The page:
20 January 2015 – Oil markets dipped on Tuesday as China’s economic growth for 2014 undershot a government target and hit its weakest annual expansion in 24 years, adding to worries in energy markets already suffering from slowing demand and oversupply.
The world’s second-largest economy grew 7.4% last year, China’s National Bureau of Statistics said, less than the target of 7.5%.
Growth in the fourth quarter held at its weakest in nearly six years, although coming in slightly better than expected at 7.3%.
Brent crude was trading at $48.71 per barrel early on Tuesday, down 13 cents since their last settlement, while US crude was trading down $1.32 at $47.37 a barrel.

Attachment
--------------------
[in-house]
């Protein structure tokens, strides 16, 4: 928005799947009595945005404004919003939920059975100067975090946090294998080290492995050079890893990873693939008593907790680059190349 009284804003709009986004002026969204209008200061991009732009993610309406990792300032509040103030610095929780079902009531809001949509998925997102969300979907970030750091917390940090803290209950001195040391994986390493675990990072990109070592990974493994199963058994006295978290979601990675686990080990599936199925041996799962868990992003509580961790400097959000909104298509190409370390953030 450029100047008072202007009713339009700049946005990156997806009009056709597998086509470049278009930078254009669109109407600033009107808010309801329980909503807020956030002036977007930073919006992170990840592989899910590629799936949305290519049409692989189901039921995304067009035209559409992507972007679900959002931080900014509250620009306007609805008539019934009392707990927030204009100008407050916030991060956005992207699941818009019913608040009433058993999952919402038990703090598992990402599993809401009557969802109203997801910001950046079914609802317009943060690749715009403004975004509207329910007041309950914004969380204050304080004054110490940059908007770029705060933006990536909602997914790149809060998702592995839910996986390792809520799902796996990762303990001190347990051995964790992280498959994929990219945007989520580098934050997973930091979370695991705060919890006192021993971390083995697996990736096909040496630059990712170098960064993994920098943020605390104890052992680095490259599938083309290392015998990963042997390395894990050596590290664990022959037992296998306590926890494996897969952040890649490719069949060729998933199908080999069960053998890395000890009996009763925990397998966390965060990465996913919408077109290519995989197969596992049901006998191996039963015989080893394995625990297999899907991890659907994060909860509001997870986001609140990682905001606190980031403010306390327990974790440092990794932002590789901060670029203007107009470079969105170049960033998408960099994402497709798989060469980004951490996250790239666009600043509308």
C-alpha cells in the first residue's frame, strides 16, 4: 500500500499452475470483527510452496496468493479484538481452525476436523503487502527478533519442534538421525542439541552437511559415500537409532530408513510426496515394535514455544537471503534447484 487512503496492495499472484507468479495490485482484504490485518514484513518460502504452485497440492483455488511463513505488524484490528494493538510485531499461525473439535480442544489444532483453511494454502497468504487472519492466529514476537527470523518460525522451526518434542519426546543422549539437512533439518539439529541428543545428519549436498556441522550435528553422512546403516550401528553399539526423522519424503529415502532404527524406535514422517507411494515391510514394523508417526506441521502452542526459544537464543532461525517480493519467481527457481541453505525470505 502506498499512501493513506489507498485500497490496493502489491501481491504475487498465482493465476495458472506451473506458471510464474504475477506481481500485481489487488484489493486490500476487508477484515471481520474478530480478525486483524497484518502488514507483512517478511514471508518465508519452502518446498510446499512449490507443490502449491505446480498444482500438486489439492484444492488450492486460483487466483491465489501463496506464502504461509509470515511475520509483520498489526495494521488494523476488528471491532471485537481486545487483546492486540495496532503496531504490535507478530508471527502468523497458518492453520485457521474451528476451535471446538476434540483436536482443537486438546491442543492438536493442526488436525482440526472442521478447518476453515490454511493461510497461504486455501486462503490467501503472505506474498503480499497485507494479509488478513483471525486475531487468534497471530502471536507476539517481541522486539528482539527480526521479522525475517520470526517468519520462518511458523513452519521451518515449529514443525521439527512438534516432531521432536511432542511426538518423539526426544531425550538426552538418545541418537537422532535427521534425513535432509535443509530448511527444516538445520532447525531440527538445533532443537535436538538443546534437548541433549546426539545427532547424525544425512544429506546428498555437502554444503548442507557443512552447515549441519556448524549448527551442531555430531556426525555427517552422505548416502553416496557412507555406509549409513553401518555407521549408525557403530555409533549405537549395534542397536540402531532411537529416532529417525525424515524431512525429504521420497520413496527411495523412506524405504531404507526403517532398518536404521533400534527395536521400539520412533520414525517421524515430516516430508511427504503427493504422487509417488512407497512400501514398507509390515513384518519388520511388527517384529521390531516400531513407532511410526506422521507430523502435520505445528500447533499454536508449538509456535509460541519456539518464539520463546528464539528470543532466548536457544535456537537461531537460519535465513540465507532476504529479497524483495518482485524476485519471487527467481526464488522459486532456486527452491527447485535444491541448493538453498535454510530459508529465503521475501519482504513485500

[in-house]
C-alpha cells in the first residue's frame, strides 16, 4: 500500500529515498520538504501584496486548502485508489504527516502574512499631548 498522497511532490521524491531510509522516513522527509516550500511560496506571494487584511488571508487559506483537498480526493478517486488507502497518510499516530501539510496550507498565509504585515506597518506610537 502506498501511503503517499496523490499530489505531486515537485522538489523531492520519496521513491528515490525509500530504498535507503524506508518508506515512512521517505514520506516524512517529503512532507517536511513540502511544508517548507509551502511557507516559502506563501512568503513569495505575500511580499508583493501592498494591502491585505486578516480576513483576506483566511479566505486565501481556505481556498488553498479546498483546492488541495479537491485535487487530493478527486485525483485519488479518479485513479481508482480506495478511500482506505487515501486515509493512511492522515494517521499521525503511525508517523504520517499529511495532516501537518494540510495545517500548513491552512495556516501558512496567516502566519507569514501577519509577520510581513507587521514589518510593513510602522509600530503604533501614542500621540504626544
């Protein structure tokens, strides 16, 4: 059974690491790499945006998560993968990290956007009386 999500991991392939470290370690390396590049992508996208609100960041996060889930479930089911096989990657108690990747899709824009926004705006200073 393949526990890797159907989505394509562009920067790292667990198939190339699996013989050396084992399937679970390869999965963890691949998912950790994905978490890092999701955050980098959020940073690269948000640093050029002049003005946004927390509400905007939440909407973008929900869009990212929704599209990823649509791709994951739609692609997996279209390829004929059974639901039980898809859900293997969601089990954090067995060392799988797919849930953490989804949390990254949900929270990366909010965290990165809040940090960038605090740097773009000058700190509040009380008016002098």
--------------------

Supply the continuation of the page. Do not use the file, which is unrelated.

Recent price falls have steepened the price difference between oil for immediate delivery and for barrels for supply at a later stage, known as a contango.
“Producers globally are struggling to find buyers for their crude, which is reflected in the contangos in the Brent and WTI futures curves,” Barclays said in a note.
Brent’s contango between deliveries in March this year and a year later is currently around $10 per barrel.
“Refiners will run any crude that is economically and technically possible to make a margin while margins are attractive (although product stocks are piling up),” Barclays said.
Additional crude is going into storage to be sold at higher prices in the future, the bank added.
Credit rating agency Moody’s said on Tuesday that the low oil prices could negatively affect South-East Asian exploration and production companies.